Some of her outfits from this period included Wedding Day Dress, Gay Parisienne and Dixie Plantation outfit.
Mattel didn't confine themselves just to the dolls clothes and accessories...as Barbie's popularity grew her name and image were transposed onto numerous products, such as cases, lunchboxes, cards and colouring books. As the decade wore on Barbie aquired a dream house, a fashion shop, a car and various other sundry items.
Barbie's Friends and Relatives
As Barbie continued to grow in popularity Mattel took the opportunity to introduce the buying public to an evergrowing circle of Barbie's friends and family. Barbie's boyfriend Ken, named after the Handler's son, was introduced in 1961, with fuzzy hair at first that came off in water and so was later replaced with painted on brown and blonde pigment. He was 12 inches tall, a half-inch taller than Barbie and wore red bathing trunks, cork sandals and came with a yellow towel.
Naturally after Ken made an appearance, Barbie needed a girfriend to confide in and so Midge came on the scene in 1963. She had blue eyes, freckles and contemporary up-flicked hair and wore a two-pieced jersey bathing suit that came in whatever colour matched her particular hair...blonde (blue), brunette (red and pink) or titian(lime and orange).Midge had no separate wardrobe of her own but Barbie had plenty of clothes to go around. Midge got her own boyfriend Allan, in 1964.
Barbie's little sister Skipper, also appeared in 1964 and came with a sailor inspired red and white bathing suit and a brass headband. Skipper was 9 1/4 inches tall and had her own wardrobe, some of which co-ordinated with Barbie's. She also acquired two new friends of her own...Scooter and Ricky.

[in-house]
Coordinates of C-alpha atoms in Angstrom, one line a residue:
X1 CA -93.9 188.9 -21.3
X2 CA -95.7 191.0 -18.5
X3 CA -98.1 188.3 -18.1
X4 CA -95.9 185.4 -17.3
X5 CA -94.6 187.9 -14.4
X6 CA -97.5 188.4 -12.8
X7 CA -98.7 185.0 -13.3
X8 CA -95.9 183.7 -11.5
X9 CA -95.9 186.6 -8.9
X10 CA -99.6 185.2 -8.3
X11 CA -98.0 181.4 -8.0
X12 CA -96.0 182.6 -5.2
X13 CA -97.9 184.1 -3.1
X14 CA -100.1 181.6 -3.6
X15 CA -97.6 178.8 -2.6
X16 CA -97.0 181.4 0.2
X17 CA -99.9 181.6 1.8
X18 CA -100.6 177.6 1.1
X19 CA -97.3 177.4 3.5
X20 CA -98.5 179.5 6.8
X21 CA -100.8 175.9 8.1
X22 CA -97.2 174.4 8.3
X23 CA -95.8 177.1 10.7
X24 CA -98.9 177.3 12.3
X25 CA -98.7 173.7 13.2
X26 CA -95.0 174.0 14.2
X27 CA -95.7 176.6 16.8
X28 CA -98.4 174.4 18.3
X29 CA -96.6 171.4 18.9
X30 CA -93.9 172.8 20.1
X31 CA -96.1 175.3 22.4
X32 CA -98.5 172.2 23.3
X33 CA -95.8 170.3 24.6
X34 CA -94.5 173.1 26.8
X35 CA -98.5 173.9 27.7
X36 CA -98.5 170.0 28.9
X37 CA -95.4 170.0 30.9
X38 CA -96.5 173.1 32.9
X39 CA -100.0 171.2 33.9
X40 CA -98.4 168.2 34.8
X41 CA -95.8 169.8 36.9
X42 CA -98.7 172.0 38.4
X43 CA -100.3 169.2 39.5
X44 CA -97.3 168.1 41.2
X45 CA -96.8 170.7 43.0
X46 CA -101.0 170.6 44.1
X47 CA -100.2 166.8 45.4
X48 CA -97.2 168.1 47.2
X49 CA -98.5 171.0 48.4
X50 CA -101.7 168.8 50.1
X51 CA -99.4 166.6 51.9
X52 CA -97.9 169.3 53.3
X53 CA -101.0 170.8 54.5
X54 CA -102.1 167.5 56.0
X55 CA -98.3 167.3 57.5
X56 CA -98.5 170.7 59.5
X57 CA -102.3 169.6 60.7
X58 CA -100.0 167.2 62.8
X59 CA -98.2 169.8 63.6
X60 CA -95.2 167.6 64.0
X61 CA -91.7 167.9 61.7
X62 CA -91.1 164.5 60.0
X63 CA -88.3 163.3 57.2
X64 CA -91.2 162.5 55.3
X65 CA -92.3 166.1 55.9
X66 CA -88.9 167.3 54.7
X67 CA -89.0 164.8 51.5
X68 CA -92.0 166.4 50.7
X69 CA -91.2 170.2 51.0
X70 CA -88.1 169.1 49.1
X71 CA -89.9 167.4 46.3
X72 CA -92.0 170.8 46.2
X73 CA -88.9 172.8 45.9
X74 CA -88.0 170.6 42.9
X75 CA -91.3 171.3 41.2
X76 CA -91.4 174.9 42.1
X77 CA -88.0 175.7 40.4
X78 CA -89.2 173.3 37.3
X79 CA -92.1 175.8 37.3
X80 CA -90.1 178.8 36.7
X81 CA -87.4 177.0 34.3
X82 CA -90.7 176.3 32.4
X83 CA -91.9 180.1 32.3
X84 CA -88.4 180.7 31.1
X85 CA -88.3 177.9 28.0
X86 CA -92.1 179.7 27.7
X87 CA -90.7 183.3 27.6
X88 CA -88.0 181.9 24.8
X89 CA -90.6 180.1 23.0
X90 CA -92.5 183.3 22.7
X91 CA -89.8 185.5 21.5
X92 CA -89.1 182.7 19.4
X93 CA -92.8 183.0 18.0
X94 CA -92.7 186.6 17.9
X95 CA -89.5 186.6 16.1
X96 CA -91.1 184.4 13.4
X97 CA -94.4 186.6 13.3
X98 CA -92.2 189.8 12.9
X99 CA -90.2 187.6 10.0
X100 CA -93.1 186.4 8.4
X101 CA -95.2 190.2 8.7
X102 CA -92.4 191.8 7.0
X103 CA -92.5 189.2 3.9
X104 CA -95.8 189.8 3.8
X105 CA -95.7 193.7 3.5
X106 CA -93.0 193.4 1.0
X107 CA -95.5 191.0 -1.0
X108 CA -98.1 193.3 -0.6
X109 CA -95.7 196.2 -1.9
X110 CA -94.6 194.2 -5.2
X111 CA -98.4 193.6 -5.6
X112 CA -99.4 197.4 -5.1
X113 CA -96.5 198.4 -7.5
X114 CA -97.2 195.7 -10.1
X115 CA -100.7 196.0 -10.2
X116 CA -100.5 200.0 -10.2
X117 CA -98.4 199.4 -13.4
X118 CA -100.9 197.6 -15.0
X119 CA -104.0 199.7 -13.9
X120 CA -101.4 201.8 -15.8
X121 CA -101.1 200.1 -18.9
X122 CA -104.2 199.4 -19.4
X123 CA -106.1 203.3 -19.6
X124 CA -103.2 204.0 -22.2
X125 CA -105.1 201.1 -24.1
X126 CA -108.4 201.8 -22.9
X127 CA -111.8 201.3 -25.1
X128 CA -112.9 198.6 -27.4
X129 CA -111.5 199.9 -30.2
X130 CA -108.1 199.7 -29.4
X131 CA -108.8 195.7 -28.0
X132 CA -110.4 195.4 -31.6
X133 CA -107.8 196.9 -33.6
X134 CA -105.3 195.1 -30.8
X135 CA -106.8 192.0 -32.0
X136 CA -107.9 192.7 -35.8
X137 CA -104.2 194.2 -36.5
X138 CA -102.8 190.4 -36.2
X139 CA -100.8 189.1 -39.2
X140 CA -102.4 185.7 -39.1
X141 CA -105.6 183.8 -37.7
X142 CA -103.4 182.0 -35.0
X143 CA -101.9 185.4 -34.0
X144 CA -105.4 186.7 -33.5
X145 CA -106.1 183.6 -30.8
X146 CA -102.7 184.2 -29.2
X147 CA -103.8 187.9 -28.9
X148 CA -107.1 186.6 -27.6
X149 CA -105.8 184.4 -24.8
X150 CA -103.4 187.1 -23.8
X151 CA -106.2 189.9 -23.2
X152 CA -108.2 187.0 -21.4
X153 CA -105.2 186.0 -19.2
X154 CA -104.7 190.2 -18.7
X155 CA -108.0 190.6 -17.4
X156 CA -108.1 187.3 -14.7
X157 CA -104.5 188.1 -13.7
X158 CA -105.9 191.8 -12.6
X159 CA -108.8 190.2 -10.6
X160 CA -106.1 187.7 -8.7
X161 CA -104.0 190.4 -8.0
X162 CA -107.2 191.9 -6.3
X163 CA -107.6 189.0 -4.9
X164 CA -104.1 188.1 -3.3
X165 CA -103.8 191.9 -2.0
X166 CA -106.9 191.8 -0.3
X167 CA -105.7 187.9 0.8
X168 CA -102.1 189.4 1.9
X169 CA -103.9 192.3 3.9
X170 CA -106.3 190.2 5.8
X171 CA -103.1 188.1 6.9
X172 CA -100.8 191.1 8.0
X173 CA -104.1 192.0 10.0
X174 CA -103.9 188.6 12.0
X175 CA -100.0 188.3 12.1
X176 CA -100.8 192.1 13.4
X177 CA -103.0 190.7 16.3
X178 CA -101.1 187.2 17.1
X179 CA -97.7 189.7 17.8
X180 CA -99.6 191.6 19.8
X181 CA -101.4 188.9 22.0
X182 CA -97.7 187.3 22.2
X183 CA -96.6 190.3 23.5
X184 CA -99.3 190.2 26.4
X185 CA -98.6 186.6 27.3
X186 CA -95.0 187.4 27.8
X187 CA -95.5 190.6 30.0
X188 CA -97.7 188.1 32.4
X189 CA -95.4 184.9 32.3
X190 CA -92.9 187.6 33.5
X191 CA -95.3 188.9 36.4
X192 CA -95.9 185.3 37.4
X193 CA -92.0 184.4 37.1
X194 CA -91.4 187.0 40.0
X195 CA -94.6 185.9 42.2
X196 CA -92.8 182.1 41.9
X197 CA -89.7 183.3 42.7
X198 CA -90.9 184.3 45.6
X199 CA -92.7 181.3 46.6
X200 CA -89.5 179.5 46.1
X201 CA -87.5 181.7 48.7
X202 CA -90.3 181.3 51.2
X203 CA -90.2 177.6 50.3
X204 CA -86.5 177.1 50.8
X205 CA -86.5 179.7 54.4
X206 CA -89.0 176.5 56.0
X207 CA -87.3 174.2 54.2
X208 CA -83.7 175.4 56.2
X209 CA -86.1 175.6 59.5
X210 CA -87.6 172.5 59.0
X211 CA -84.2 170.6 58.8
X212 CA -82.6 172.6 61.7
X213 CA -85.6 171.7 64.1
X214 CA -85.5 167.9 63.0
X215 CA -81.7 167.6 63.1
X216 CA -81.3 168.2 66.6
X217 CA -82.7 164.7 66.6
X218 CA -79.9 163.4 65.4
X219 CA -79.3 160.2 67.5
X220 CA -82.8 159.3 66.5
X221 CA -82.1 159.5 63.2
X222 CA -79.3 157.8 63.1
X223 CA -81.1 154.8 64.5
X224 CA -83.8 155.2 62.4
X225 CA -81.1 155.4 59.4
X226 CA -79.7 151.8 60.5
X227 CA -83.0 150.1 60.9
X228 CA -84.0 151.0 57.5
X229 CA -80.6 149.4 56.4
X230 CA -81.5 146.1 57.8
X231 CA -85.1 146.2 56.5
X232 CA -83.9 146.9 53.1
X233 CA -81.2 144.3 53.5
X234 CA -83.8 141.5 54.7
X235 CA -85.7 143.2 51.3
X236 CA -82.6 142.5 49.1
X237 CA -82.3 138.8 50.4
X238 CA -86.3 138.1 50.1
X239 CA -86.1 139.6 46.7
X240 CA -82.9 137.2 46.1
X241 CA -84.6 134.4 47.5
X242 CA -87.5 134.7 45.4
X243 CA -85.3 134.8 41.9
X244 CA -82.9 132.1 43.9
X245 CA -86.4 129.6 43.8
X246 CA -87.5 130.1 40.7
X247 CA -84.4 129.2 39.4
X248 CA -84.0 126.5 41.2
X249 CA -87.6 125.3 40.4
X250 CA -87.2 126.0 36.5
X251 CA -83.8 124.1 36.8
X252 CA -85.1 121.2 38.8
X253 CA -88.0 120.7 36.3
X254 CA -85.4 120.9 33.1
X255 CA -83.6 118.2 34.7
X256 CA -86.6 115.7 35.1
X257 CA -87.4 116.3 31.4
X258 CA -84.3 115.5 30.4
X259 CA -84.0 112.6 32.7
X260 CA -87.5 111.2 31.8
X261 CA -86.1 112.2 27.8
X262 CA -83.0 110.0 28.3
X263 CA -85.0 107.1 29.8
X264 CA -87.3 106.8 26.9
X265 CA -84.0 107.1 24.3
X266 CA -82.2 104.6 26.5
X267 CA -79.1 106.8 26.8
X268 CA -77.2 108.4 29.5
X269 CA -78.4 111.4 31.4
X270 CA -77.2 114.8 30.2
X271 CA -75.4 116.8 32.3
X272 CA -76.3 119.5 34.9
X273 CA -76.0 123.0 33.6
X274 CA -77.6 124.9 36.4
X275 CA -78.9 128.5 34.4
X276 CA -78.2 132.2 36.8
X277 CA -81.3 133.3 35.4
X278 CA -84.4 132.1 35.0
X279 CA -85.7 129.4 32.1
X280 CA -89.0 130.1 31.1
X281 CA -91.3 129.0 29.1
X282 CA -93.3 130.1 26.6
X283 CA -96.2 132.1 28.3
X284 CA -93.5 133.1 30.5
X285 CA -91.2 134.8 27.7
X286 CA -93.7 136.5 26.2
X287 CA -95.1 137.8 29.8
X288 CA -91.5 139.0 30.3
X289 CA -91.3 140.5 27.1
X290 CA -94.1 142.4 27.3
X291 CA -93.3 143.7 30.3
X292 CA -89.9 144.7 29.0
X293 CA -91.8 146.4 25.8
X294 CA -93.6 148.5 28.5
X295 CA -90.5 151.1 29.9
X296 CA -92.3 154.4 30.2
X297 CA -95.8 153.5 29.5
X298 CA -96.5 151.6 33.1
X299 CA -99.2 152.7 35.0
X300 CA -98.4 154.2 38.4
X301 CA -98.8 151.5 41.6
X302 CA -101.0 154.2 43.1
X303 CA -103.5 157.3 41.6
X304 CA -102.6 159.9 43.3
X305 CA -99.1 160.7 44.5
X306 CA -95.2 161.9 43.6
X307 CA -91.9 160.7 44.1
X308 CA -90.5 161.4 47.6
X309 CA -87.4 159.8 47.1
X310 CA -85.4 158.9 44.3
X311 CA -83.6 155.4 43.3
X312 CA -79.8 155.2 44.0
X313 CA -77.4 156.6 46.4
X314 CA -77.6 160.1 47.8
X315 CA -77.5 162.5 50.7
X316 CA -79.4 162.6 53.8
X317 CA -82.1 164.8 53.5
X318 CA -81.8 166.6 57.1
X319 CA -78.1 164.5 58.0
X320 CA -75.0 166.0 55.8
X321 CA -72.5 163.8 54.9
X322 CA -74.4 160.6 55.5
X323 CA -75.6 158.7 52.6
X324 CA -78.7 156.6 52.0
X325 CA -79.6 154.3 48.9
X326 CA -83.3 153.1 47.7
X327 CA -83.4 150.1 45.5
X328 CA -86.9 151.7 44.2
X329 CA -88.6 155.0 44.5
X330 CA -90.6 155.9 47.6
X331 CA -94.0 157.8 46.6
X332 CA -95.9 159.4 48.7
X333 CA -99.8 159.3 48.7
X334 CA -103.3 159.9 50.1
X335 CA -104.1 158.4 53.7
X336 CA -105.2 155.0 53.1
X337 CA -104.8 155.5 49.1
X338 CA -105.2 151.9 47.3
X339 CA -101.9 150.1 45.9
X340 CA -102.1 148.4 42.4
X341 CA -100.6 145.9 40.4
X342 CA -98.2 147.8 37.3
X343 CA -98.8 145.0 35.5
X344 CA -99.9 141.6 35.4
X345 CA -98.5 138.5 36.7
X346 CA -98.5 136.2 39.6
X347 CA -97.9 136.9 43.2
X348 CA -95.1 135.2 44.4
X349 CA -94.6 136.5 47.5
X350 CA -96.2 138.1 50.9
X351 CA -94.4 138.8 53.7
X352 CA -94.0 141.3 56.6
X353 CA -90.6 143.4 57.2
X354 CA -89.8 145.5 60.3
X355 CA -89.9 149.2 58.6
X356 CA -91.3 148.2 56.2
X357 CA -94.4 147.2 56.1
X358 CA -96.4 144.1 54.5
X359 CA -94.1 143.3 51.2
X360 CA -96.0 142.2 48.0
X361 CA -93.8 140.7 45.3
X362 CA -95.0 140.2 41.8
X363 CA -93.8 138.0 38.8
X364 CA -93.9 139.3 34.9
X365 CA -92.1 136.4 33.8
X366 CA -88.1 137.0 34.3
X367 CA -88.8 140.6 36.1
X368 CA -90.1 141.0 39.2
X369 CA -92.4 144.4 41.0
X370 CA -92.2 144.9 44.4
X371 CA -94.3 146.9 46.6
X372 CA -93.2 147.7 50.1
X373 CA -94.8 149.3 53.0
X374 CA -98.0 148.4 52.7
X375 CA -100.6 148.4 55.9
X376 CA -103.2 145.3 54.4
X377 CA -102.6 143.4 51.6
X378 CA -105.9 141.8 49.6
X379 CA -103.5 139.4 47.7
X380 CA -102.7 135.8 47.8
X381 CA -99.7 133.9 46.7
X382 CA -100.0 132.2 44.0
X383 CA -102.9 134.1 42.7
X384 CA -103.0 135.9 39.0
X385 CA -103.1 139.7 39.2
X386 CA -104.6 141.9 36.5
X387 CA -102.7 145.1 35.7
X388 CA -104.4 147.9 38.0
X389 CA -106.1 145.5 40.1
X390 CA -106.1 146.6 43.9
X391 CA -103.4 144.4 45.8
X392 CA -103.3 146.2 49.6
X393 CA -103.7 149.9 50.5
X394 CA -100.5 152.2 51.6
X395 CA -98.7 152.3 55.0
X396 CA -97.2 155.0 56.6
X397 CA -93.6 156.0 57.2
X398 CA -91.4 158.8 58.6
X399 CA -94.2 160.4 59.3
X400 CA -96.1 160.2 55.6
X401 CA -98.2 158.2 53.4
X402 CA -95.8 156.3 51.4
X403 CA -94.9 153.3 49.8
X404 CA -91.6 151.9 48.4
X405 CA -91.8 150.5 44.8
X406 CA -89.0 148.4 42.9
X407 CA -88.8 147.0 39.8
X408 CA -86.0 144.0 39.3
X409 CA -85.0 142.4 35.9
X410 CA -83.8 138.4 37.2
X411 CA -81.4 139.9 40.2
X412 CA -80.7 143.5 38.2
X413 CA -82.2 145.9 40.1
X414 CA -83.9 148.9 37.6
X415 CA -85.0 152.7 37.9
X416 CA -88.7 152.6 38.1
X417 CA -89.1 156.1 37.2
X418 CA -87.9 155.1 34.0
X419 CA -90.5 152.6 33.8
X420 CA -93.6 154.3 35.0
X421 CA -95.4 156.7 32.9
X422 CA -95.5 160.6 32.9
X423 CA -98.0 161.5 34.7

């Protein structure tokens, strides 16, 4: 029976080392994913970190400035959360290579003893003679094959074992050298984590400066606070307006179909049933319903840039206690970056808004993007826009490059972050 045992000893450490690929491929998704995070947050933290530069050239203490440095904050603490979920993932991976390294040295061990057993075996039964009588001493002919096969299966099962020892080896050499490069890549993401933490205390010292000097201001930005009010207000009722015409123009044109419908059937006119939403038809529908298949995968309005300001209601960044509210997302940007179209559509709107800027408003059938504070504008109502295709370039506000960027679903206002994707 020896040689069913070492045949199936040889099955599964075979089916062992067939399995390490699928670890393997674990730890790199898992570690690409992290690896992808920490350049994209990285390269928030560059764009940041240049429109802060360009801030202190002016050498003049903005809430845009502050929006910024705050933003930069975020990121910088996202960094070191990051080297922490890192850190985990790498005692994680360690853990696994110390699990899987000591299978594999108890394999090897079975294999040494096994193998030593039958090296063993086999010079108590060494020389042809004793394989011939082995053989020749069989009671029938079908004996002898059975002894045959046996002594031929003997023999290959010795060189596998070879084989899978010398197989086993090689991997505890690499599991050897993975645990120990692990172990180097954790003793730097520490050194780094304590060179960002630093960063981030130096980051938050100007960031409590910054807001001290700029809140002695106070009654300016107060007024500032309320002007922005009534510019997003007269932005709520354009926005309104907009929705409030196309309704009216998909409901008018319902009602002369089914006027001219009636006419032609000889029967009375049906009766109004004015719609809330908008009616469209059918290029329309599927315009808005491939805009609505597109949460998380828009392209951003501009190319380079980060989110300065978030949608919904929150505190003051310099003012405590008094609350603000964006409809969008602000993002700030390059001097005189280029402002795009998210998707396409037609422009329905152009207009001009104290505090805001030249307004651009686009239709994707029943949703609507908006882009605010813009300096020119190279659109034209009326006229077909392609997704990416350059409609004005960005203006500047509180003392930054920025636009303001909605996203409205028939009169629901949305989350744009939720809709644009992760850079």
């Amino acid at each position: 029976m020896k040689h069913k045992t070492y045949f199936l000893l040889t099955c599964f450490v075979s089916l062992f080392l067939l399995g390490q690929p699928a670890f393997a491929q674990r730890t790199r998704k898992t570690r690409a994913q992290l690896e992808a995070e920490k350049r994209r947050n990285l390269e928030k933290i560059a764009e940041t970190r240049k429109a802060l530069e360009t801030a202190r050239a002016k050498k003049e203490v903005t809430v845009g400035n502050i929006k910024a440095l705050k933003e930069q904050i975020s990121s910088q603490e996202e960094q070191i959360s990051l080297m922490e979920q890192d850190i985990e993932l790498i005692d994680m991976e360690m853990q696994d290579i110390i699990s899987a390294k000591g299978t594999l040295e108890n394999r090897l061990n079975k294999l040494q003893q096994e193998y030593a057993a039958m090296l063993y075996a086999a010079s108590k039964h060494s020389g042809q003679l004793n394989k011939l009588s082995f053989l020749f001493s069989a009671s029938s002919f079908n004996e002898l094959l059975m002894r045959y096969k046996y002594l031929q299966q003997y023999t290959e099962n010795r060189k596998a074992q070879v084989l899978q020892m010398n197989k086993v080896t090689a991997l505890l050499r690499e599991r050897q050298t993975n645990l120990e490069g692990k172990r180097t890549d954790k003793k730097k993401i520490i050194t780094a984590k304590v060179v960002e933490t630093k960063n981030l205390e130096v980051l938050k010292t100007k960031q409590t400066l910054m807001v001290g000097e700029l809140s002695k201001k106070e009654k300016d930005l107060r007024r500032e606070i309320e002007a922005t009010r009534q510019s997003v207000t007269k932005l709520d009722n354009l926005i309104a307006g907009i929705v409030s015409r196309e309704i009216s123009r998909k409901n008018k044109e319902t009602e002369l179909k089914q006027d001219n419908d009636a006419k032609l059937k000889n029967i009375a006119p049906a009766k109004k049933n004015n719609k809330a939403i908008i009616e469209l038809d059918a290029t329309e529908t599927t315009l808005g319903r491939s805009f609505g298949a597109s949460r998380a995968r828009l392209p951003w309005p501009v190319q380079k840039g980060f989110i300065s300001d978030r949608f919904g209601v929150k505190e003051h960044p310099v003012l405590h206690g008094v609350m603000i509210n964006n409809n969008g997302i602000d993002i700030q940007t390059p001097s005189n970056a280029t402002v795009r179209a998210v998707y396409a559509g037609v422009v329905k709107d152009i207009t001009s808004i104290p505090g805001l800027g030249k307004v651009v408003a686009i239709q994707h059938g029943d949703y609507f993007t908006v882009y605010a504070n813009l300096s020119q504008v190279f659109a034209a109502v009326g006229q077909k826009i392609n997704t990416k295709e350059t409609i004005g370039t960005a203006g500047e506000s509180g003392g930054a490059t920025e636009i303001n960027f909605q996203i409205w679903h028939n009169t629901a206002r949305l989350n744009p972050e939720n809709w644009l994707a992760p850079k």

In 1966 twins Tutti and Todd, Barbie's even smaller brother and sister, came on the market. They were a cute 6 and 1/2 inches and had fully posable rubber bodies.
The same year Barbie's mod cousin Francie also arrived. She was less shapely than Barbie but could wear all the sixties Twiggy-like mod fashions and had upward flick hair in blonde or brown.
The following year Mattel introduced an African American Francie with dark brown hair and eyes and she is now the most sought after doll of the era by collectors.
Throughout the years Barbie has transitioned through several themes...either through different careers, such as astronaut, teacher, nurse etc or as iconic characters such as Dorothy from the wizard of OZ, Scarlett O'hara, various Princesses and TV characters and many more incarnations, too numerous to mention.
Barbie is also a multi-cultural doll of the world and has appeared in Asian, African, Hispanic, Indian, Mexican, Scandinavian, German and English forms...and more. Her wardrobe has changed and developed with every real life fashion trend and she has been clothed in various National dress costumes.
Along with her constantly changing image, she has also had many physical themes...posable, twistable, bendable, twirlable. In keeping with the original idea by Ruth Handler, children choose the Barbie whose personality they most desire and despite the criticism over the years, she is still a toy to stimulate imagination and role-play.
A Continuing Phemonenum
The 11 and a half inch well-built Barbie is still a favourite among children. Barbie and her friends have never really left the retail toyshelf and...old and new, she is collected by thousands of people from all over the world. She really is a phemonenal toy and not likely to dissappear any time soon.